Dear Bernie

Dear Bernie

Someone asked me recently why is it that I am interested in the presidential election in the USA while living in Ireland.
My answer was that unfortunately in the world we have inherited at this moment it still matters to me and most everyone else who is elected in countries that are major international players and most important of all in the powerful USA. Of course, in truth, massive media coverage helps also!
That so much lies on one election to me seems a very simplistic model where the role of president, though not omnipotent, is altogether too powerful. There is a vibrancy and newness in America political life also that seems to allow for substantially different outcomes, that perhaps in a country like Ireland we lack, this is a good thing in terms of political stimulation, but also a bad thing in terms of risk.
In the future it would be reassuring if the president became more like a prime minister and the decision to go to war or not was made a much more distributed one. In the future it would also be great if we could increase local political involvement around the world, strengthen our national democracies and attempt to inspire politicians who are not aligned to particular interest groups to the obvious detriment of others but rather servants of all the people.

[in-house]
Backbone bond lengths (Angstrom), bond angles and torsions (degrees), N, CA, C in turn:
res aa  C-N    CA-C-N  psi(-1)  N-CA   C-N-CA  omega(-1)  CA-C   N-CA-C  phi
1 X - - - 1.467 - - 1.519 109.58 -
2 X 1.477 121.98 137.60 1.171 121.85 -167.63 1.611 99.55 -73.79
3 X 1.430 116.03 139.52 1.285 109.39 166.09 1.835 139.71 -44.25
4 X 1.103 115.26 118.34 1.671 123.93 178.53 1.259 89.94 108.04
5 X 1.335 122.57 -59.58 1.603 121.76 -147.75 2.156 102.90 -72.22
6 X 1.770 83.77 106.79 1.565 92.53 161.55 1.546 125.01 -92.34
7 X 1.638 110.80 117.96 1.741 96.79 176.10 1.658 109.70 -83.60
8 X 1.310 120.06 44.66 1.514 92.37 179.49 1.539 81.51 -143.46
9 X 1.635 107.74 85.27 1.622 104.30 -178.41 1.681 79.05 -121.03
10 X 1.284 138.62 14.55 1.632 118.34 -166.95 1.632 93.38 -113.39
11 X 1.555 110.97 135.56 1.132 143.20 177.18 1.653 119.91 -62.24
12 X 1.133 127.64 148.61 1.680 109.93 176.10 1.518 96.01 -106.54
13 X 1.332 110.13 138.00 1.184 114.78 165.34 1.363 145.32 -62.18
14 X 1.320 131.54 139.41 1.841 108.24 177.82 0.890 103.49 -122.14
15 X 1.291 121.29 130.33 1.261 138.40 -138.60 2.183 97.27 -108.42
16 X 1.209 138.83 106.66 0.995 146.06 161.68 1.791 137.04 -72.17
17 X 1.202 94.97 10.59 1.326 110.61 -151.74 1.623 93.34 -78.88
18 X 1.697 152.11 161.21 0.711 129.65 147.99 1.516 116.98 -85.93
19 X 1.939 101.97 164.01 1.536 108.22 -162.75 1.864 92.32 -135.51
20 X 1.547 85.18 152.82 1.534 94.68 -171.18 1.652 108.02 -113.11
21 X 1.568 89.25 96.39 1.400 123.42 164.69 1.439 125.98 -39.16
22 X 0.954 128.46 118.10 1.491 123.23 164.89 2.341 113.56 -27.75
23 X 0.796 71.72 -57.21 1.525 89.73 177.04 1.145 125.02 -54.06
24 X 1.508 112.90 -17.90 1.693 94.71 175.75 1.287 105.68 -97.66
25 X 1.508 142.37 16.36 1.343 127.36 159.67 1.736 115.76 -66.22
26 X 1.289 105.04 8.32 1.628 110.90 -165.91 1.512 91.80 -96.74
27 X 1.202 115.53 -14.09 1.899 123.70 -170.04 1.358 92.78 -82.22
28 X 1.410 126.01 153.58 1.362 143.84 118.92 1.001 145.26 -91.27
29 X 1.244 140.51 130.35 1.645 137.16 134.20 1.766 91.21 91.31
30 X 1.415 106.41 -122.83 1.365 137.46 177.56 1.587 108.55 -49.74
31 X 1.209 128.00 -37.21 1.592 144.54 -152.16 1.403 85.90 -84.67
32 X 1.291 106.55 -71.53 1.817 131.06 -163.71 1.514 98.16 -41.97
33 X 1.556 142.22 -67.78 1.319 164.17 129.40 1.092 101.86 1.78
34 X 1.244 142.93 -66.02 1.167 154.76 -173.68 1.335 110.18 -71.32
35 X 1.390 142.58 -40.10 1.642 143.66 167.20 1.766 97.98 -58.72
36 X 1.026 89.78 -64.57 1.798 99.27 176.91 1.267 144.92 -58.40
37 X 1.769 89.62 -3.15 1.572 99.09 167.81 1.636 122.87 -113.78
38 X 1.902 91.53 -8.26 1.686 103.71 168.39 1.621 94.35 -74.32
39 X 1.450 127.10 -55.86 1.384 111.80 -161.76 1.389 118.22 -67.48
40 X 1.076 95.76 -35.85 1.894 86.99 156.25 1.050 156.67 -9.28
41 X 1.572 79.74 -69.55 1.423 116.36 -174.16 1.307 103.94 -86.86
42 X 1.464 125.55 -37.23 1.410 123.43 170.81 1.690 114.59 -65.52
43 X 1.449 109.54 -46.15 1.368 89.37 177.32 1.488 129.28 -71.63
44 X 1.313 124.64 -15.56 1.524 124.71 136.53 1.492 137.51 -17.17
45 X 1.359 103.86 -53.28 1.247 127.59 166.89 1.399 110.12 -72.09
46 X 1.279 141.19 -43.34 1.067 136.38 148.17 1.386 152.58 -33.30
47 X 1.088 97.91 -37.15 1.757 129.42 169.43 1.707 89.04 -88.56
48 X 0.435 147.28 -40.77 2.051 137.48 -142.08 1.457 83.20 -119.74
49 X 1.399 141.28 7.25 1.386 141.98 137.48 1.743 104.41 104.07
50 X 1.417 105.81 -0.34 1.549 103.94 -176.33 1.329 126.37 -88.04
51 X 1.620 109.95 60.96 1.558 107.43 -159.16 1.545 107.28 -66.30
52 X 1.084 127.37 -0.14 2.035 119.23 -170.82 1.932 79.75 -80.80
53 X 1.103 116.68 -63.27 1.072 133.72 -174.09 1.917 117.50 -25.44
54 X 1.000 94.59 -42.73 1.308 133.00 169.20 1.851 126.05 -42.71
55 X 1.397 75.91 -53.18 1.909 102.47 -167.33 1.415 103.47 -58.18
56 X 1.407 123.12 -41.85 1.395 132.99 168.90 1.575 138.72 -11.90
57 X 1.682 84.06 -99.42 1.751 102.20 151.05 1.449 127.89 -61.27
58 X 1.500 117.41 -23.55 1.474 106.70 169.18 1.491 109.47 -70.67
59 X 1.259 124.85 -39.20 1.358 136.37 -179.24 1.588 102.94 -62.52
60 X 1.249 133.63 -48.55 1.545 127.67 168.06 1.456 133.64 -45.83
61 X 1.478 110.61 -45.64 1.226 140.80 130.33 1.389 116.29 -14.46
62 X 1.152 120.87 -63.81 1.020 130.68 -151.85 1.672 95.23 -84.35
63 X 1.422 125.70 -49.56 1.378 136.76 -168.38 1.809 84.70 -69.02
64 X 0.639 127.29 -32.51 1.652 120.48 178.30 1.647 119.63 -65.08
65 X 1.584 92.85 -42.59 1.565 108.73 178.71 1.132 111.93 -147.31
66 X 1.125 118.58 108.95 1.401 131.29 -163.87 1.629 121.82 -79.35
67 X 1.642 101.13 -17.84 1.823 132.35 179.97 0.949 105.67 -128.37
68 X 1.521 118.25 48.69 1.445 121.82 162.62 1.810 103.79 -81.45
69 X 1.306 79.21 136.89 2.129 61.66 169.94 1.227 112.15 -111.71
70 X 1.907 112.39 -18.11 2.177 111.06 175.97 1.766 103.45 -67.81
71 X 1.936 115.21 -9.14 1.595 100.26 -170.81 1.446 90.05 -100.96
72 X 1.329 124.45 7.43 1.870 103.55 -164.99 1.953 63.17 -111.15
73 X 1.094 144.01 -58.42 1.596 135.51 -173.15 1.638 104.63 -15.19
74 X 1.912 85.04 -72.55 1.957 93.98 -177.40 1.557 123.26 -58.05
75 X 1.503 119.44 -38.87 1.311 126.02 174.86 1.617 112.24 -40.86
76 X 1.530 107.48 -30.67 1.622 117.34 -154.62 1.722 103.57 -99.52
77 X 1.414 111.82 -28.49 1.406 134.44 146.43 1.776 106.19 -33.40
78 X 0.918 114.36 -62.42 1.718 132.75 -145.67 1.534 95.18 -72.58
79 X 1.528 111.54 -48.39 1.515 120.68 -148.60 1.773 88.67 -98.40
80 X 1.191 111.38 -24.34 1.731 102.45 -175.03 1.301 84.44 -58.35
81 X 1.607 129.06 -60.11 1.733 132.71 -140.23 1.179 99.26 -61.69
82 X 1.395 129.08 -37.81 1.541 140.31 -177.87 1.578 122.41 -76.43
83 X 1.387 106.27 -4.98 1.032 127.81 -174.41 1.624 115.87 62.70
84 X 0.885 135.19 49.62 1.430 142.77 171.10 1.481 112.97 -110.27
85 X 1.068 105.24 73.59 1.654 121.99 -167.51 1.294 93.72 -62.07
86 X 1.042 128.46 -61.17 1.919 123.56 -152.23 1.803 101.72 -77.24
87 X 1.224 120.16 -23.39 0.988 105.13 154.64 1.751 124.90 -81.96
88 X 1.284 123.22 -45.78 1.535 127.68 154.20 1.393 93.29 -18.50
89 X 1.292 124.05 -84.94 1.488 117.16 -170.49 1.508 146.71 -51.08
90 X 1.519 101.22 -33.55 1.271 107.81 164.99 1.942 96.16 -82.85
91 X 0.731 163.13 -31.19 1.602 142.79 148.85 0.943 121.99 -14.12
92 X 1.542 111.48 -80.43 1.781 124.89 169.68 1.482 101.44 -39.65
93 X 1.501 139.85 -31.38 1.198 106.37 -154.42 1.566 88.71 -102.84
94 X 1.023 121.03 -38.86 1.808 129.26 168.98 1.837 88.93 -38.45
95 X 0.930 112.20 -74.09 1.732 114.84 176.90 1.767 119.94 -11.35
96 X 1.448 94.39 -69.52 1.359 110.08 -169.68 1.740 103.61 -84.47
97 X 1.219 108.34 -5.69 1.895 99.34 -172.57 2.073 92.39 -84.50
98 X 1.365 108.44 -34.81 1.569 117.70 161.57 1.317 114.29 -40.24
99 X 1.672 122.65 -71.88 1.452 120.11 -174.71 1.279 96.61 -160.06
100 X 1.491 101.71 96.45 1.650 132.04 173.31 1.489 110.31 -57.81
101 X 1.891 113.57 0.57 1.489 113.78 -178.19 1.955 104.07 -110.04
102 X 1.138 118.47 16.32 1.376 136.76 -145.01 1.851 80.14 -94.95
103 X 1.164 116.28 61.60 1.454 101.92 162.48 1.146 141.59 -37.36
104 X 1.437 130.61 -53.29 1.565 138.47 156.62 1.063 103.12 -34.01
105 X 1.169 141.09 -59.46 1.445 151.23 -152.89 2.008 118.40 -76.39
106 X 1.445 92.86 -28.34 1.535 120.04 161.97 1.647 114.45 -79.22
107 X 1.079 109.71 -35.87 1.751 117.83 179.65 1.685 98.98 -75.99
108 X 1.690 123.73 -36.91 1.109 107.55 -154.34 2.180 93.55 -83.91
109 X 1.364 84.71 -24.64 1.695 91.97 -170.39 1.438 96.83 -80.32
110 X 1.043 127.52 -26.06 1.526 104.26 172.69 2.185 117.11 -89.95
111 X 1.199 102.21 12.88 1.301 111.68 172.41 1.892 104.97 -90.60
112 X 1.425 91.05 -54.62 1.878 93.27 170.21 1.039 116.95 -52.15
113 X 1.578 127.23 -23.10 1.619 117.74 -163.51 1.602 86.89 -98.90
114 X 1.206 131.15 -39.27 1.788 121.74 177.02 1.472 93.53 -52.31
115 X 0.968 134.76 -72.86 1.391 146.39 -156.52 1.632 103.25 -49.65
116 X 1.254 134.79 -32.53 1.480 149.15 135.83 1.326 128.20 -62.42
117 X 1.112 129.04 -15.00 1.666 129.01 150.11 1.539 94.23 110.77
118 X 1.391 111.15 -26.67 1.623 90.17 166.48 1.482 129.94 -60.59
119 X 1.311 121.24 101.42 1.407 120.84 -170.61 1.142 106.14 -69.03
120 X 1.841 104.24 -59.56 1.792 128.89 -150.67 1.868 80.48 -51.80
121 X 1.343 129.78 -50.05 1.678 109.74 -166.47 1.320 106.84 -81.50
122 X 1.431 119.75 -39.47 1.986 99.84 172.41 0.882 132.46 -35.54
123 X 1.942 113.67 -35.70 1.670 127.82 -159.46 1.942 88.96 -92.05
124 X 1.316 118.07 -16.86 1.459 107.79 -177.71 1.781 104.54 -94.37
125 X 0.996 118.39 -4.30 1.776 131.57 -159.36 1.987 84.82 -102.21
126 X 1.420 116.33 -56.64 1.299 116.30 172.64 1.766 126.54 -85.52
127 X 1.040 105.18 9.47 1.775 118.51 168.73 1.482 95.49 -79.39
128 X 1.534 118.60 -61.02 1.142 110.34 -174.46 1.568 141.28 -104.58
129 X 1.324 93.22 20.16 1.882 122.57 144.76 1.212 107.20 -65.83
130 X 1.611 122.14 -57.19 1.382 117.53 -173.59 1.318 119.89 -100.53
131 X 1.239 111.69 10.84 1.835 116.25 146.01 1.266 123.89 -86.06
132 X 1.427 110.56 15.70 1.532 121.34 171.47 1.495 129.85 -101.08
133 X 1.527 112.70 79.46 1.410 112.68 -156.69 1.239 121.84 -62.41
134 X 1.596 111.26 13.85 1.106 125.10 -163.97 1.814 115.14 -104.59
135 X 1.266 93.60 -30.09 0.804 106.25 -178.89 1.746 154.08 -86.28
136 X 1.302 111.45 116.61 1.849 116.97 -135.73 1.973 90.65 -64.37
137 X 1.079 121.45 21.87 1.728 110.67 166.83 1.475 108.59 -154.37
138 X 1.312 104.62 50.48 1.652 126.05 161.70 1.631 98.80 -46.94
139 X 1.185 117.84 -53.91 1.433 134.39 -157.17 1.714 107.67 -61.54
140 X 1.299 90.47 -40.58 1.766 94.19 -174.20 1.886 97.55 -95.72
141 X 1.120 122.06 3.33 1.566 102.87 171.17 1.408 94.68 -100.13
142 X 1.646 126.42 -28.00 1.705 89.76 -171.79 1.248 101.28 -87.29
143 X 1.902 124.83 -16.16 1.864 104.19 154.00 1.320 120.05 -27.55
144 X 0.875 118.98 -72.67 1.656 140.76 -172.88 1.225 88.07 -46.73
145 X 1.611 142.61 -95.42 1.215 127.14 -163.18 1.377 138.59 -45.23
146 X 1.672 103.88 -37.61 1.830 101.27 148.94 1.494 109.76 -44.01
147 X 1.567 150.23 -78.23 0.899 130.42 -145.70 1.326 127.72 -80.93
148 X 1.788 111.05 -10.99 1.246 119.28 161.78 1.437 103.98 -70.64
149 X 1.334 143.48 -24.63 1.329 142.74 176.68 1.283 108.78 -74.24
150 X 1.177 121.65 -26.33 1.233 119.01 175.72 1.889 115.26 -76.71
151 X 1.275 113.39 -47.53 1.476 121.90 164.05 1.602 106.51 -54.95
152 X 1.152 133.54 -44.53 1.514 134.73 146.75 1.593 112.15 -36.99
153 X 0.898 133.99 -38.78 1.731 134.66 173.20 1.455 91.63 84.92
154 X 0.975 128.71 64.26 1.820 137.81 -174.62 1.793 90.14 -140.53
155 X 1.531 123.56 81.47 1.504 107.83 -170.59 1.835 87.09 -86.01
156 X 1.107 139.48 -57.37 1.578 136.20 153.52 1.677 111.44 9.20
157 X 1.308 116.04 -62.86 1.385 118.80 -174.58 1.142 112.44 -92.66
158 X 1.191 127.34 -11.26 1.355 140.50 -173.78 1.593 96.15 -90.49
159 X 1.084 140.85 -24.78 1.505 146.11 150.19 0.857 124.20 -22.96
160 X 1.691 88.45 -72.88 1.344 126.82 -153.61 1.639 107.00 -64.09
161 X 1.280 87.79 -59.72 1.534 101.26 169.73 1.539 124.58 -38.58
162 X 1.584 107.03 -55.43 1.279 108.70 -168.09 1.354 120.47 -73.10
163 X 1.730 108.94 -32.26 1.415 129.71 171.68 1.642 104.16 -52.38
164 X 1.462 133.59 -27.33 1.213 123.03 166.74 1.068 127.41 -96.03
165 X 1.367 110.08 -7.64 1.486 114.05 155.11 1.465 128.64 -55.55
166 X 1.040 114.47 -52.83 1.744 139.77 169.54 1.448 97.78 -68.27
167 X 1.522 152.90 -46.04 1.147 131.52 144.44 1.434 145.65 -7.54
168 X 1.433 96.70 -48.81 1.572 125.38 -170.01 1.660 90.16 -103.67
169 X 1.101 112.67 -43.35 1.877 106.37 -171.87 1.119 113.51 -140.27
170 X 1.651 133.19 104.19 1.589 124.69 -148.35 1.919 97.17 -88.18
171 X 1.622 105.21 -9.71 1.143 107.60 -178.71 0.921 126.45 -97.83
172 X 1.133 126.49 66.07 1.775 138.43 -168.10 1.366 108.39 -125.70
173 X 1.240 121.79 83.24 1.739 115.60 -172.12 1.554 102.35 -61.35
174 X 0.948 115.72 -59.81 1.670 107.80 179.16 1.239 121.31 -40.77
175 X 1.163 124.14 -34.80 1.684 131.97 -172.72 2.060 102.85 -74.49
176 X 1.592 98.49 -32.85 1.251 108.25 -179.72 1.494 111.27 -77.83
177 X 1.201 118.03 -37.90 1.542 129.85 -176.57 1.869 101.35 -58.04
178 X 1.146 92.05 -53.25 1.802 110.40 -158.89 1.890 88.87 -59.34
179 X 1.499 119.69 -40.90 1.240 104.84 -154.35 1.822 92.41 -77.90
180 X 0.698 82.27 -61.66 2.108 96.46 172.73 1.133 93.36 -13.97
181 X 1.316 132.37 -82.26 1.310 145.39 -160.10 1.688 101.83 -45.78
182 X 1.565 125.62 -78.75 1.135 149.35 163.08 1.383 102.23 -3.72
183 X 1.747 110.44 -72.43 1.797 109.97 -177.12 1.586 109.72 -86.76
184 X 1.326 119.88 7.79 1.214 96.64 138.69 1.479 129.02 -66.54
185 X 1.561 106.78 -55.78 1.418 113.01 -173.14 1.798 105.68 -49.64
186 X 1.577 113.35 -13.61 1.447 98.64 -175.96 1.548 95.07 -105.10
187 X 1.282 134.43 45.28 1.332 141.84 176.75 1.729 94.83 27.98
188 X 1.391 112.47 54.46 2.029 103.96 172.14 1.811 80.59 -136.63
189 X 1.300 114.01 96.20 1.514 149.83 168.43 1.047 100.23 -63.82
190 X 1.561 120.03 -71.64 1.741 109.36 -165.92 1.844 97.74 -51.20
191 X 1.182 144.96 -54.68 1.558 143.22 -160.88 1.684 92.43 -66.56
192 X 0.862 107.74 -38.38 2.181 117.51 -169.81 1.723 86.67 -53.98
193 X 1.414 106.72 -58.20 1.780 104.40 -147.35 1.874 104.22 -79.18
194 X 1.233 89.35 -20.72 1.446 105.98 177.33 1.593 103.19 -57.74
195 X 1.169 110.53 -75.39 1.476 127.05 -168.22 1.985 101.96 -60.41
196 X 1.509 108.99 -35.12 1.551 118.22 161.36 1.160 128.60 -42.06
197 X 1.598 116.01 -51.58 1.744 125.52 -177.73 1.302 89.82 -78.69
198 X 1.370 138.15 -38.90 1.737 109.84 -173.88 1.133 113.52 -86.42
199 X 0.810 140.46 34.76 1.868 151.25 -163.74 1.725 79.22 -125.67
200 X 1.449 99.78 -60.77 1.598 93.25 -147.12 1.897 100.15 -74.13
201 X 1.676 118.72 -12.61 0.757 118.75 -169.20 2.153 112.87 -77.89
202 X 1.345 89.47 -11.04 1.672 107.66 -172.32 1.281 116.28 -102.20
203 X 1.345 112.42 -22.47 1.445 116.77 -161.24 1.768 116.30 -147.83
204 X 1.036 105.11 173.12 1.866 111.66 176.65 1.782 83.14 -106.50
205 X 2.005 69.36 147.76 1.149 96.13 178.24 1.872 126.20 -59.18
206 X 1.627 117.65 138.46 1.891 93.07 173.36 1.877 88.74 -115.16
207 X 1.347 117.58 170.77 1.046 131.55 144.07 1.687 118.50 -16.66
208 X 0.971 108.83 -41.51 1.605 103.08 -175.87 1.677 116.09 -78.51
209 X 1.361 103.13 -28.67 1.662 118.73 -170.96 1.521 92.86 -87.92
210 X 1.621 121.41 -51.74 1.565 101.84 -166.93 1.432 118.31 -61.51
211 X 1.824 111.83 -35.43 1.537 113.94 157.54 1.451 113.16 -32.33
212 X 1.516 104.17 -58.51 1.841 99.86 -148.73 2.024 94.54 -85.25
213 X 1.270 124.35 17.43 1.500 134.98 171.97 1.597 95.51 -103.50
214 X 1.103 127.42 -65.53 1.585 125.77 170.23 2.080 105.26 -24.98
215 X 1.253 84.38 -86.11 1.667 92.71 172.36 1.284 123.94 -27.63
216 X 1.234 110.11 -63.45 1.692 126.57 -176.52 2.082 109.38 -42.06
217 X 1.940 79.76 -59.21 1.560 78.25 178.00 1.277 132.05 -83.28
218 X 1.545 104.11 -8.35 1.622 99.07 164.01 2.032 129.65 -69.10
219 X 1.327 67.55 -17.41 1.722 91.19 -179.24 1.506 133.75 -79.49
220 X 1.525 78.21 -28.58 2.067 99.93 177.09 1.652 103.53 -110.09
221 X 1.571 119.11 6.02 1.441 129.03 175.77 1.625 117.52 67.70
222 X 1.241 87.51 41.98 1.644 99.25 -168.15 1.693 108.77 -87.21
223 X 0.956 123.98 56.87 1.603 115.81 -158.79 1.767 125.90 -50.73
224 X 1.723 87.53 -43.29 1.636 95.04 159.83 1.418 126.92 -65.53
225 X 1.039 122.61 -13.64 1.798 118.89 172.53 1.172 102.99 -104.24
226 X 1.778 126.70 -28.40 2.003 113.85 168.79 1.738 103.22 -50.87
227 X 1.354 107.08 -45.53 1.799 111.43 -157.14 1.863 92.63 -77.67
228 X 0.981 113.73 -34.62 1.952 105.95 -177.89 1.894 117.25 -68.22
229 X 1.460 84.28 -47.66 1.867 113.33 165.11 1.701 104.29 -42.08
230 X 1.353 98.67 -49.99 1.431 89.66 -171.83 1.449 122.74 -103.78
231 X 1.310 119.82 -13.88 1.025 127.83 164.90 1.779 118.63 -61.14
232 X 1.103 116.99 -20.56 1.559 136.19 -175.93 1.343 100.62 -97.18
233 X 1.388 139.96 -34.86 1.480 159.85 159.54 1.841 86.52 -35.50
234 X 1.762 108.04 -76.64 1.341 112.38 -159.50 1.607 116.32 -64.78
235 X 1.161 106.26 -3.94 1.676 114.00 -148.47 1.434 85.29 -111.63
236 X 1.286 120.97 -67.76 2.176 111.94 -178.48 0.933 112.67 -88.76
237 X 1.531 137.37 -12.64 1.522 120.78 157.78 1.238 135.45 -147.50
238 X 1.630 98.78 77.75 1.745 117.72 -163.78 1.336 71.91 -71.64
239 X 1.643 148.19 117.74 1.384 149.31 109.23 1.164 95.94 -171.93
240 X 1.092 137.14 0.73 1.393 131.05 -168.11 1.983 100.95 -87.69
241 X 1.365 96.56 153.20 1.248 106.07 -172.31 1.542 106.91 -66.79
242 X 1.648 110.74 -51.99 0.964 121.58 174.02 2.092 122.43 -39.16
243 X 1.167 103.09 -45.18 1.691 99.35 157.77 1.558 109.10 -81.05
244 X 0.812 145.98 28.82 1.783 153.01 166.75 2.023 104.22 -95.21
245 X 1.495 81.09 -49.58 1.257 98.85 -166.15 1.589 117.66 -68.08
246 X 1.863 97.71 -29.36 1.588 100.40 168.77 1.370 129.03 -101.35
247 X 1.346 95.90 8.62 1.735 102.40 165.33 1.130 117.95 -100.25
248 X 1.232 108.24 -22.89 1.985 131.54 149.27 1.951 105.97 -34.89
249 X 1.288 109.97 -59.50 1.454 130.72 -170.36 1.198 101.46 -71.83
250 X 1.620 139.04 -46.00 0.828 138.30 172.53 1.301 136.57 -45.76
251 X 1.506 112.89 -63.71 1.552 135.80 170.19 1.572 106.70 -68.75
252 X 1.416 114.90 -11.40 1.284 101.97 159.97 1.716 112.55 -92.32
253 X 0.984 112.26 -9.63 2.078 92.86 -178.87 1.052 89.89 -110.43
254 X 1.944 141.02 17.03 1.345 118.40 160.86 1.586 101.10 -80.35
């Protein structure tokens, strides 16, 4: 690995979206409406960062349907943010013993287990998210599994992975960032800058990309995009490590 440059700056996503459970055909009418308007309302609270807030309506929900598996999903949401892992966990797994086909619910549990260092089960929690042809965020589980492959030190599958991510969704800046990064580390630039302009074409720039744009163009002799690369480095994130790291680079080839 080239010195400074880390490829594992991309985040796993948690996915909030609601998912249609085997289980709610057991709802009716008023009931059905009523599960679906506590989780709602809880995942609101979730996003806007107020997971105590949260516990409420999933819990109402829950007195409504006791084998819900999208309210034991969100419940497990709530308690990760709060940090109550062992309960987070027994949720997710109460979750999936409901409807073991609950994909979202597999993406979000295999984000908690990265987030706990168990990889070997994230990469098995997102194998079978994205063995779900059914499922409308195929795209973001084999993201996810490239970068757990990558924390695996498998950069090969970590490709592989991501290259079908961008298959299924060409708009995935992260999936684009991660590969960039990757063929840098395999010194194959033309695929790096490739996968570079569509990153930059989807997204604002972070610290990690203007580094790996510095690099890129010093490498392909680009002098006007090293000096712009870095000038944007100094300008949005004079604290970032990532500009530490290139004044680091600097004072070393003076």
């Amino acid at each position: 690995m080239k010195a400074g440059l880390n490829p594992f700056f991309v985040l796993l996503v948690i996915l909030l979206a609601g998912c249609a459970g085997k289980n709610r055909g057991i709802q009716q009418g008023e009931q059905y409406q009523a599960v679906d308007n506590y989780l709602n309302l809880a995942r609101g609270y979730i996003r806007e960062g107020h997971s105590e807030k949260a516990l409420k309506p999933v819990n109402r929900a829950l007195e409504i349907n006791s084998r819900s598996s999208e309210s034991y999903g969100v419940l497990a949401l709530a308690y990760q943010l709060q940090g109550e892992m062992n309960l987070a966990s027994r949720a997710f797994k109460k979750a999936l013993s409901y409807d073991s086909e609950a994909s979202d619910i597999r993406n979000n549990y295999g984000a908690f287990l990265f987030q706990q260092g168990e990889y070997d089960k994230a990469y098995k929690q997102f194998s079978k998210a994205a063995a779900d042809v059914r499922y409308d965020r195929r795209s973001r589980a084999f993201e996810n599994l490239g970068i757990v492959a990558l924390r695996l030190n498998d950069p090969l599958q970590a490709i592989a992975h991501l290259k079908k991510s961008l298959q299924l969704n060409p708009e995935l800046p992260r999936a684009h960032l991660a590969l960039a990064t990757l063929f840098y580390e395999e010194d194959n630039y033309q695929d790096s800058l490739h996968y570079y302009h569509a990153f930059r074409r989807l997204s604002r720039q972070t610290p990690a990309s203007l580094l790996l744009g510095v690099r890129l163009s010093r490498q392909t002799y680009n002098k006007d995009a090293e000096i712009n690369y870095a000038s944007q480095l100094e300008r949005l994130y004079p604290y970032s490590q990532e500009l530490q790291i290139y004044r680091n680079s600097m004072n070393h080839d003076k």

So, from this vantage point Bernie is a wonderful accident. I cannot imagine that a country so recently disentangled from the ideological battle of half a century and more of capitalism versus communism could have countenanced any degree of appealing to socialist principles (even if the Scandinavian and not the authoritarian mode was in question) at any point before this.
The 80s and 90s saw a run on liberalising the market and particularly the financial markets, and what was hinted at in the Enron scandal of the early noughties rang eerily true when one looks at the financial supporters that this rogue company had amassed….the same institutions to the fore of 2008 collapse, or, in short, the financial system.
The deregulation which had short term boosts was in ways not the financial sector’s fault, but the politicians, the inevitable crash and payback was…inevitable….it might be likened to leaving a wolf in a sheep’s den and then blaming the wolf for the ensuing blood loss. There must logically be counterbalances in these things. In particular the socialisation of the losses showed a really powerless political class being bullied by the corporate class in this power game.
Politicians must endeavour to represent all of their constituents, and the notion of their being ‘bought’ by corporate donations is quite obviously a recipe for major problems. In Ireland it’s a different form, as a smaller economy, Irish politicians started down a route of being generous to companies to try to entice their setting up here, then giving a little more, and then becoming so terrified of these companies leaving to other shores that the prostitution is complete and near limitless now.